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You might be surprised to learn that your attached garage in your Columbia, Maryland, home could cause issues with your HVAC system. If you only use your garage to park your car, you probably don’t think much about it, and it’s probably not a concern. If you use your garage like storage, then anything toxic could affect the air quality in your home. When your system is stored in your garage, it could cause air quality and carbon monoxide concerns. Finally, heating and cooling your attached garage needs to be done correctly to avoid further issues. Here’s what you need to know.

1. Insulation, HVAC, and Your Attached Garage

When you live somewhere that gets especially hot or cold, an attached garage is a game-changer in the summer or winter. Even those few steps to the house might seem like a lifetime when there’s ice on the ground or it’s sweltering outside.

While most people just use their garage for storage or to park their cars, others want to make more use of the space. It’s gotten trendy to insulate your garage and put in a heating or cooling system so that it’s more comfortable if you or your husband works out there, or even if your children like to play in the garage.

People are starting to want to use that space as a man cave or a workshop, which means they want the garage to be a comfortable temperature. To regulate the temperature, insulation and heating or air is necessary. Some people just use a fan or portable heater, others add ductwork to their garage, or add a ductless system as the heating or cooling option.

Because your garage is designed differently from the rest of your home, you have to be thoughtful when heating or cooling your garage. You can’t just make your garage an extension of your home and use it as a living space without potentially sacrificing your air quality and risk a huge spike in your utility bills.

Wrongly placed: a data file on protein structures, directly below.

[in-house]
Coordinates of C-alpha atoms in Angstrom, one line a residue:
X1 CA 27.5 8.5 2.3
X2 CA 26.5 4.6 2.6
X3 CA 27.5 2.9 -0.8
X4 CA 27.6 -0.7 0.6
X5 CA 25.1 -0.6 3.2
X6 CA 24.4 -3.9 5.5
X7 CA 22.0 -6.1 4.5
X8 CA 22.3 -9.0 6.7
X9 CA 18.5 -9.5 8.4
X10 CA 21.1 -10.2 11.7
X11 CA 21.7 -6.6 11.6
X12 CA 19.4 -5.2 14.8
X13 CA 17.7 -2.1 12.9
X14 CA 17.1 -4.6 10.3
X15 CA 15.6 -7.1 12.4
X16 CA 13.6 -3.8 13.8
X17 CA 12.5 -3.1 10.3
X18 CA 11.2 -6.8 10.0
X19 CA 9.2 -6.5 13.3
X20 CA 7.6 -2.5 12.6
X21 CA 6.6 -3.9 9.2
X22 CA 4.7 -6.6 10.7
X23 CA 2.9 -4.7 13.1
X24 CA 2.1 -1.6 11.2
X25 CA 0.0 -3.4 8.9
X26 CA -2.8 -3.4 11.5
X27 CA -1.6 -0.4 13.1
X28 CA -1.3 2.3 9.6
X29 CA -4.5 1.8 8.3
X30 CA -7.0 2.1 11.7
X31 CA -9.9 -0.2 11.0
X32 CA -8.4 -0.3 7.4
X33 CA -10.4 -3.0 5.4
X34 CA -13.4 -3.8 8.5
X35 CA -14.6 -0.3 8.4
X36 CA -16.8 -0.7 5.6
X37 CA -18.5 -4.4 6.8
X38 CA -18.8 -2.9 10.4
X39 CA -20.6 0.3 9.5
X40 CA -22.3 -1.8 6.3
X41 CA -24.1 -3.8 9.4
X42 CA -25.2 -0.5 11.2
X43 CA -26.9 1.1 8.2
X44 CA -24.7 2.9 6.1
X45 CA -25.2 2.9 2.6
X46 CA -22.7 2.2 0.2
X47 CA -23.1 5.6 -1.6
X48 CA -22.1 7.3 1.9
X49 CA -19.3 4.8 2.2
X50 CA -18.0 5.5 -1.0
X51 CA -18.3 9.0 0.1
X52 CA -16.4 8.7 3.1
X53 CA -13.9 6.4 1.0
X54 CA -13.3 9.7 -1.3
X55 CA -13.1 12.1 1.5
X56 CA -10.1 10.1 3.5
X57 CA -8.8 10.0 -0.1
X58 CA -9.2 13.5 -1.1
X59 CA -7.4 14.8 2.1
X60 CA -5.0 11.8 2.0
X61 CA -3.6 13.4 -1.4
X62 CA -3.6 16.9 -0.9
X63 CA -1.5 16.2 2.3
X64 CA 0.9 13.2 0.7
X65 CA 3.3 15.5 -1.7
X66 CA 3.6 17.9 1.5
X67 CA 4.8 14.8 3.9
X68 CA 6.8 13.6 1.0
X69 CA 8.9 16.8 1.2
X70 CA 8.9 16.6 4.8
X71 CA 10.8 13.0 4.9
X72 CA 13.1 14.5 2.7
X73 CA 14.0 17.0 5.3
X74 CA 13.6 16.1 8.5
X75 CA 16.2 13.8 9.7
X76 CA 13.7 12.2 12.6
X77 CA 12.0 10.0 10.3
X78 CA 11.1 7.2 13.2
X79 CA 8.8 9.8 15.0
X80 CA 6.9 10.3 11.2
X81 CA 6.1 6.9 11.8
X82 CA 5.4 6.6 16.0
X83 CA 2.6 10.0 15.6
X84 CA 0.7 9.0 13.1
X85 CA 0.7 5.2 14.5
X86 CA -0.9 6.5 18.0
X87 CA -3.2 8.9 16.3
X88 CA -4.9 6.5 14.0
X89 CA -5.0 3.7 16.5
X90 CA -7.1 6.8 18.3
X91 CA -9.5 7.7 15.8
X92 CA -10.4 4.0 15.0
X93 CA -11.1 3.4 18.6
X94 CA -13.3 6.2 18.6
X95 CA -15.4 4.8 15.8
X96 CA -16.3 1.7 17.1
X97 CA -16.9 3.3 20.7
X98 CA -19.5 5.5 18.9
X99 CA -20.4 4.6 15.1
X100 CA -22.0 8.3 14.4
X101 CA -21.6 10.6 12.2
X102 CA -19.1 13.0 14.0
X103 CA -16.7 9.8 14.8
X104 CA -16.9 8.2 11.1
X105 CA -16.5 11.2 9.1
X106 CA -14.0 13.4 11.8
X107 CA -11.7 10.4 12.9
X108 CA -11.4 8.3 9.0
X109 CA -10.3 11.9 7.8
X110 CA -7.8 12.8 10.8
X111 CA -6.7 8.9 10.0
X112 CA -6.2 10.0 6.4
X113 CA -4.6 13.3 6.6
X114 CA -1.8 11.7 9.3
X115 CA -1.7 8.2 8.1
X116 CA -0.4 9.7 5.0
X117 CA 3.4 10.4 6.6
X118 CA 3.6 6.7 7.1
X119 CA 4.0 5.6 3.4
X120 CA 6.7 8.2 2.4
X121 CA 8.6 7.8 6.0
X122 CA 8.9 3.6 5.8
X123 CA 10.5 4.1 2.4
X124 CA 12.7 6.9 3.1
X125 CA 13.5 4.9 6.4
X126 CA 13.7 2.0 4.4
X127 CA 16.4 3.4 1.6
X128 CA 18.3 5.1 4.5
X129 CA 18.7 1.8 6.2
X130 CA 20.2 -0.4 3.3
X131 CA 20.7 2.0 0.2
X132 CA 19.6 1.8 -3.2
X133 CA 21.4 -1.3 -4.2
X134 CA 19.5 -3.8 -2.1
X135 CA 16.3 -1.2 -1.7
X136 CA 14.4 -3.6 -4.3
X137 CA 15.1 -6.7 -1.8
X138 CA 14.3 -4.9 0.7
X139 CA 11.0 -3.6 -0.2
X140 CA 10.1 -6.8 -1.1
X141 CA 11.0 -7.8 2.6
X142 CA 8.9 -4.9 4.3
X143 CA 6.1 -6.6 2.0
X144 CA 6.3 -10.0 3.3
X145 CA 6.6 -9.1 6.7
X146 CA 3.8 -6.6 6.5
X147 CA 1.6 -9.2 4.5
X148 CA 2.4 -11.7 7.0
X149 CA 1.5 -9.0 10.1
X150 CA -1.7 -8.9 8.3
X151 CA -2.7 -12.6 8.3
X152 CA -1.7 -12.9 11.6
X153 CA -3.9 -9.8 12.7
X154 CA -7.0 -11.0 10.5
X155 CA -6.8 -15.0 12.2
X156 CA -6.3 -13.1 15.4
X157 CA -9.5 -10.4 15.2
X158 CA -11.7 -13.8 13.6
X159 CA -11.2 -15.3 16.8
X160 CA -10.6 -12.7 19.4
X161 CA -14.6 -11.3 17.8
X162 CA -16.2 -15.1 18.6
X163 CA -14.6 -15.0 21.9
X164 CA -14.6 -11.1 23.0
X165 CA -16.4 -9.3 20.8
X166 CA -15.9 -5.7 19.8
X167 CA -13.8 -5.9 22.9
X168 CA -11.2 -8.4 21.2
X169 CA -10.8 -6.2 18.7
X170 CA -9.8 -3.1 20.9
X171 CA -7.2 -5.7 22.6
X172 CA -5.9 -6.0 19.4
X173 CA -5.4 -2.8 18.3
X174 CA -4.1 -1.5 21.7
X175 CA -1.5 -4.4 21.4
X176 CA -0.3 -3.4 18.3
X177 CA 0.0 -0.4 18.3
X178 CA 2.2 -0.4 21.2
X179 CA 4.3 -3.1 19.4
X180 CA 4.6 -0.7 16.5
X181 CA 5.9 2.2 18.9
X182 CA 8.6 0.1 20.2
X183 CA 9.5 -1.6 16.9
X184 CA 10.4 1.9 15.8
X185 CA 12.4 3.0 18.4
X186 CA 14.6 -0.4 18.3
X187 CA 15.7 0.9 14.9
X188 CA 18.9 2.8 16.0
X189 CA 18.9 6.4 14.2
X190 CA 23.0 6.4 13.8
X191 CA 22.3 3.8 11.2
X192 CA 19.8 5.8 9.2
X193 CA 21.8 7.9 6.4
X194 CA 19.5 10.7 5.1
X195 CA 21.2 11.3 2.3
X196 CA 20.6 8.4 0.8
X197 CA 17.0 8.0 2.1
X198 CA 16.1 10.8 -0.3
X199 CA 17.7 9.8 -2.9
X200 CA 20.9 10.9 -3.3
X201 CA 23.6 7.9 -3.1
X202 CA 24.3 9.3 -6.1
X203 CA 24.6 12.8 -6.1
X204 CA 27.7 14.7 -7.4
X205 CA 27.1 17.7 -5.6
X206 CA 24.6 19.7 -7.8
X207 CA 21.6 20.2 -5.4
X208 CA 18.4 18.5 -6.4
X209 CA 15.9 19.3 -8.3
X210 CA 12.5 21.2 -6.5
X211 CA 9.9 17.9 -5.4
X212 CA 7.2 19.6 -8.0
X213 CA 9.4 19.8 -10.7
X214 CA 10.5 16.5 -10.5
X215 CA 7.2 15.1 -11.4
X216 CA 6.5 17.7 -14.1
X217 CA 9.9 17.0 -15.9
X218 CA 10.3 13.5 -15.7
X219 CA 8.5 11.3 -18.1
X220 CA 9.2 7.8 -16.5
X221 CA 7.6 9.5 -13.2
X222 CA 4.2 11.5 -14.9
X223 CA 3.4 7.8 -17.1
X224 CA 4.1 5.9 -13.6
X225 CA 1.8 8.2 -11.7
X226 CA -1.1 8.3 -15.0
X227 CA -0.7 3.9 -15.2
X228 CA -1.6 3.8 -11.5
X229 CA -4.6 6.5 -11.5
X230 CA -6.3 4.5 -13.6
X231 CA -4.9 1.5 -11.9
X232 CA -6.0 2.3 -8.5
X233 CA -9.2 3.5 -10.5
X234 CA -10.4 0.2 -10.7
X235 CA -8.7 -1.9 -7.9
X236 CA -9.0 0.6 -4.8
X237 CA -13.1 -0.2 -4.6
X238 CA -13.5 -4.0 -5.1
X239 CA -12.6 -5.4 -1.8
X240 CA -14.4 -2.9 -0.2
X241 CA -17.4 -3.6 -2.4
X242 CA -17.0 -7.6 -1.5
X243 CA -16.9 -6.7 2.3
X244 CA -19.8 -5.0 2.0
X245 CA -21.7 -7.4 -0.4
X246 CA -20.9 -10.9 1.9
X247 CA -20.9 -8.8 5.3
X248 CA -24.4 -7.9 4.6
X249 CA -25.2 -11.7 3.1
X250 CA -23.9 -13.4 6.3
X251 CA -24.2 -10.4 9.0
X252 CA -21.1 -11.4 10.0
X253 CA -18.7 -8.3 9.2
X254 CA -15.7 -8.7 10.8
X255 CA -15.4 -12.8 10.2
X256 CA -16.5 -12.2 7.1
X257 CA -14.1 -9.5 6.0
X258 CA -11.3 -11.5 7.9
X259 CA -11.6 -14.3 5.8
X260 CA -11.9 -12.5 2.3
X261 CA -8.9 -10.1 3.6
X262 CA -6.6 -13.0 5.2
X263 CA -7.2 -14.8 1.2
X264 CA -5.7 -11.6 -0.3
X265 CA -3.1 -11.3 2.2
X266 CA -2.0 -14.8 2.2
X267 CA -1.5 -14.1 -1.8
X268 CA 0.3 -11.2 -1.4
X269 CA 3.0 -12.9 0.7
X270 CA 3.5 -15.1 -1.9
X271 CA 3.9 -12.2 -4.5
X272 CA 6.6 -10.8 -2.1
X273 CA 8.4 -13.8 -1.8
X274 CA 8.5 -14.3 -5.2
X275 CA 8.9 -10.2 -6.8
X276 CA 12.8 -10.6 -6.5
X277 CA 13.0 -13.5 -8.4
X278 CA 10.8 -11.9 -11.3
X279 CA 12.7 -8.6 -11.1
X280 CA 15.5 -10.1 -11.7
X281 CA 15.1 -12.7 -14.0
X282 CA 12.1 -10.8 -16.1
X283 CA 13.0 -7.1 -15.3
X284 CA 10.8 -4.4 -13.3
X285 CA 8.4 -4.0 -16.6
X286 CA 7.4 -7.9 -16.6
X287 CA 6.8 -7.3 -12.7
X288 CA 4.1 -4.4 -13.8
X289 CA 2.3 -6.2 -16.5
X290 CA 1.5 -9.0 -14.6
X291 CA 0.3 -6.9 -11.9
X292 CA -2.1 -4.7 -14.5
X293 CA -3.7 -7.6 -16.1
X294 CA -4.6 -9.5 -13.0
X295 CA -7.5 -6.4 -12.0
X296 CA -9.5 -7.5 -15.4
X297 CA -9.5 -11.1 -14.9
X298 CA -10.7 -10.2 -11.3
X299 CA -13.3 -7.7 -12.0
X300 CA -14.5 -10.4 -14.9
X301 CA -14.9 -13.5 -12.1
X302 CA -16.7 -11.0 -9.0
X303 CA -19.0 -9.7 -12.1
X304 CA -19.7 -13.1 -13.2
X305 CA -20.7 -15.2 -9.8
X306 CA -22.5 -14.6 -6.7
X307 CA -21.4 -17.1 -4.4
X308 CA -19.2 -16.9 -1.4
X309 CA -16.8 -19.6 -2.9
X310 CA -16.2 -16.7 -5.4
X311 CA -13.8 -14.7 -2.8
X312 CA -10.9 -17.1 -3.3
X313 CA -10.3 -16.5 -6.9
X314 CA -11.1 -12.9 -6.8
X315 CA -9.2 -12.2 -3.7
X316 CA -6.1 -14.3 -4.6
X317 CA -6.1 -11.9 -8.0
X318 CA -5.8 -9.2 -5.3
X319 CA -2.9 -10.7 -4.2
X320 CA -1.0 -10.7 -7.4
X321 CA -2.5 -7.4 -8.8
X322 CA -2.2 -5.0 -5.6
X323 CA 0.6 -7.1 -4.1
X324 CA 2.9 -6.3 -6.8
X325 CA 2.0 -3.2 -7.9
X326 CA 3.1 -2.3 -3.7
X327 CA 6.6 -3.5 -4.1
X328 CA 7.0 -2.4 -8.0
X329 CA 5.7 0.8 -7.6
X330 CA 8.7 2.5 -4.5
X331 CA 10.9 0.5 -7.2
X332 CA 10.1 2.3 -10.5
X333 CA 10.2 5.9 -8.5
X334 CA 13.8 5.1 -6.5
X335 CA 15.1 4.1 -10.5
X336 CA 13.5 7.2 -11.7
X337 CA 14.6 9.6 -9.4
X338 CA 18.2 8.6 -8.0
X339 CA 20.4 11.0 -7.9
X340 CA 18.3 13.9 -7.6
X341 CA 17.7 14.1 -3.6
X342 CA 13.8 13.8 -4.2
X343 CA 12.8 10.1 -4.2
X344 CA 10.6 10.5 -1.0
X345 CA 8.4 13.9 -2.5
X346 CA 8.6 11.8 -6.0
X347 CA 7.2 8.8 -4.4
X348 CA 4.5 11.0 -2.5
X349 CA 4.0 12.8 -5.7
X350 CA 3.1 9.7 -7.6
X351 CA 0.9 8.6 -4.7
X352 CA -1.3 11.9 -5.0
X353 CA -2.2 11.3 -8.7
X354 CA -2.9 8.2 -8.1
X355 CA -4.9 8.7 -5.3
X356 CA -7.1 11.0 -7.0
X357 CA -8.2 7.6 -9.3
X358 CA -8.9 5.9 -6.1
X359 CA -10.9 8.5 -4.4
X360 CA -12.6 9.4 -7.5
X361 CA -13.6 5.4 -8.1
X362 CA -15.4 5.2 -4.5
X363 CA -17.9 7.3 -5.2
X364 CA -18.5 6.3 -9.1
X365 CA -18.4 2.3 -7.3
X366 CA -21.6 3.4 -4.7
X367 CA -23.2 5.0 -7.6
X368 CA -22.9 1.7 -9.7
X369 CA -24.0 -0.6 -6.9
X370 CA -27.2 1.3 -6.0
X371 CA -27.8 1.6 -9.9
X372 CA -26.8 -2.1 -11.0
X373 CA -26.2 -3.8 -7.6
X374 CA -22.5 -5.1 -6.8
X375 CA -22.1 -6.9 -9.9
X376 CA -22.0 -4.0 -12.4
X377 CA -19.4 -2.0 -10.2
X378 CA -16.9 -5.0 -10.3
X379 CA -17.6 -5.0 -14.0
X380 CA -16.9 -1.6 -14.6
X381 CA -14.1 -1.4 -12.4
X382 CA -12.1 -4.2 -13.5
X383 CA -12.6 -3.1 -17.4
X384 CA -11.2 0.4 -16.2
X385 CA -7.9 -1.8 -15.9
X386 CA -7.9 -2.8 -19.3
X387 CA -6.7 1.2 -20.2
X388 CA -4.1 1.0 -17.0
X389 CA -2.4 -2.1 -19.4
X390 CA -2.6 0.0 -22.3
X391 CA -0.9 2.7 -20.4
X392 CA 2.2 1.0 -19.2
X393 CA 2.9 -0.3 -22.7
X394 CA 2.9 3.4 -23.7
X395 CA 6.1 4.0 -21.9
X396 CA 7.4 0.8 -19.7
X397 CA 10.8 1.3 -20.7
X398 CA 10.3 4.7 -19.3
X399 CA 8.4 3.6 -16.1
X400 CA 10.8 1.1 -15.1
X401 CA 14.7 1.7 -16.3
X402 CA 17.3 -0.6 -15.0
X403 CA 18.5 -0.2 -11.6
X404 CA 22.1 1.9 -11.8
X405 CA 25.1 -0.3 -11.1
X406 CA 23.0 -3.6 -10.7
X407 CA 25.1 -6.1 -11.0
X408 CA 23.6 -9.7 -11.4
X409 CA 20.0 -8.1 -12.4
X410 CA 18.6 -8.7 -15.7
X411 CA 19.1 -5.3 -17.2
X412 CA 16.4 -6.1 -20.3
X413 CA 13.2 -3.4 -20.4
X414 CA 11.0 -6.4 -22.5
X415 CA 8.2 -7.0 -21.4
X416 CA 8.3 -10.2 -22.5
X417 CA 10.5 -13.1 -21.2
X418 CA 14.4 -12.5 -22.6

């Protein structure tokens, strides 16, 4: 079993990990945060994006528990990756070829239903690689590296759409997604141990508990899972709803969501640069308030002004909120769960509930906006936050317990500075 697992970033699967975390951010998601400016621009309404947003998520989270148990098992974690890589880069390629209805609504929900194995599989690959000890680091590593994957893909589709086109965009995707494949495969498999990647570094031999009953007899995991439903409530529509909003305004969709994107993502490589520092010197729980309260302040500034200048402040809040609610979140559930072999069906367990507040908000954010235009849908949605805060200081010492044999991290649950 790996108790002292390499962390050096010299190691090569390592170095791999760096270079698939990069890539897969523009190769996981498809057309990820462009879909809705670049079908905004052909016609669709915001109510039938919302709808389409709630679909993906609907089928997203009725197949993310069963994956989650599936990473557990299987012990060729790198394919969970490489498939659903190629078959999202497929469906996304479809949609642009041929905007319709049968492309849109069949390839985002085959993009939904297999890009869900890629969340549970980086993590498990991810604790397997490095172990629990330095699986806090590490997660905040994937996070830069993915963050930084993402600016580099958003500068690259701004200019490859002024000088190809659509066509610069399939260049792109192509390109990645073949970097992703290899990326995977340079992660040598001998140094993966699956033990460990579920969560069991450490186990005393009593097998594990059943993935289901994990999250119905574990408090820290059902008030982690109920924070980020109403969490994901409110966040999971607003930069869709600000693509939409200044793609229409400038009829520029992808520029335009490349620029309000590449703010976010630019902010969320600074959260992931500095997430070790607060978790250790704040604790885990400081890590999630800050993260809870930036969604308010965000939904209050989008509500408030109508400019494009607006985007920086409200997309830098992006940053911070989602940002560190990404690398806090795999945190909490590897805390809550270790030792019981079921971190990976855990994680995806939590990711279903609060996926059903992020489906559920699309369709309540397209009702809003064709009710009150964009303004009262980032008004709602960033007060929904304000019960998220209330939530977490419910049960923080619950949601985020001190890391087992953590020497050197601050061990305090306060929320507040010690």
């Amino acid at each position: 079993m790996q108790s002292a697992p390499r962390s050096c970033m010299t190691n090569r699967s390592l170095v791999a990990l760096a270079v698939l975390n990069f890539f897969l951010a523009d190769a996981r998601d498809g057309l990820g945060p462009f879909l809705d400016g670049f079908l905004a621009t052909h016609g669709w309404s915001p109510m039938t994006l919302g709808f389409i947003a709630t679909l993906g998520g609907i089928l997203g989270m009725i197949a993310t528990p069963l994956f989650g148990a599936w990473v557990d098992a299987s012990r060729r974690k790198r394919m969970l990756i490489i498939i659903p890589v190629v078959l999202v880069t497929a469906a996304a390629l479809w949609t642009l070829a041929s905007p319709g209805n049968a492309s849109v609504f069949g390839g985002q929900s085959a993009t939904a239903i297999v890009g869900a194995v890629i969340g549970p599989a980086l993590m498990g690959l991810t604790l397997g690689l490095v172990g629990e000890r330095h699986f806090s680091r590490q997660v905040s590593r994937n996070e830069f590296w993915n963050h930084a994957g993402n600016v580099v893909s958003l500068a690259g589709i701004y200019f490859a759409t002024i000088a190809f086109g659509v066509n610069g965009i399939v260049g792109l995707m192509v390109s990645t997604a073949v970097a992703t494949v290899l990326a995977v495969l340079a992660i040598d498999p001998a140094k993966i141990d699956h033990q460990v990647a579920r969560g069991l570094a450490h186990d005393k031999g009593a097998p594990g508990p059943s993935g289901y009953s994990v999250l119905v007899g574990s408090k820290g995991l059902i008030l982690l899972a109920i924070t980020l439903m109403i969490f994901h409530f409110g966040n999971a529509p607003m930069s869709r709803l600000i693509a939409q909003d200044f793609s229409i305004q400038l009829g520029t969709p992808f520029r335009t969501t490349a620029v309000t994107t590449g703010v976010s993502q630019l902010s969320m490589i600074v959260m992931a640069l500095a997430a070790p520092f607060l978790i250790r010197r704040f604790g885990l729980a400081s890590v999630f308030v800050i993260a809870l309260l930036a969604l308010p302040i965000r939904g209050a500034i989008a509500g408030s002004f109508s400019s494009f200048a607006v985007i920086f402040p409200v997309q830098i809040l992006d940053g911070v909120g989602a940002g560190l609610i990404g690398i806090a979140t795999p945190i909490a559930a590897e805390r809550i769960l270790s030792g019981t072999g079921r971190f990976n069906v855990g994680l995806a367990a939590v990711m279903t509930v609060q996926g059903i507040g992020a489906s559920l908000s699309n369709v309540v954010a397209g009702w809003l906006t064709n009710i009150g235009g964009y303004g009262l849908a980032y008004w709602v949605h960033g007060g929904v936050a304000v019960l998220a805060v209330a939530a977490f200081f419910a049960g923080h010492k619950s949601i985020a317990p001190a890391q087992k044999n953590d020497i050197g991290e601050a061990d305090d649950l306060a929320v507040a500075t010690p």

2. Attached Garages and Air Quality

Since you probably don’t spend much time in your garage with the door closed, it’s unlikely you worry about the air quality. What you might not realize is that, with an HVAC system in or part of the garage, the air from your garage is getting into your home through that system.

If you’ve decided to heat or cool your garage with a traditional system such as central air, the air in your garage is circulated with the rest of the air in your home. Even if you don’t heat or cool your garage, but you keep your HVAC system in the garage, then you’re dealing with similar issues. That means anything you store in your garage like paint thinner, chemicals, and gas for the lawn mower might get circulated with the air inside your home.

When your HVAC system is located in the garage, you need to make sure that the garage is insulated and the ductwork is sealed correctly to make sure that the air from the garage can’t leak into your home. It might even be worth moving your unit outside instead of worrying about carbon monoxide and poor IAQ from the location of your unit.

It’s not even a good idea to have an HVAC system that heats and cools your garage that is attached to the rest of your house. Considering any air quality concerns, it’s difficult to have central air or heat in your garage without compromising their air in the rest of your home.

3. Carbon Monoxide in the Home

Hopefully, you know and have taught your kids never to leave a car running with the garage door closed. Unfortunately, that’s not the only way to see dangerous levels of carbon monoxide from the garage into your home. There are typically higher levels of carbon monoxide in the garage, but it’s not a primary concern, because you don’t spend much time in there with the door closed. It becomes a problem, however, when it starts seeping into your home.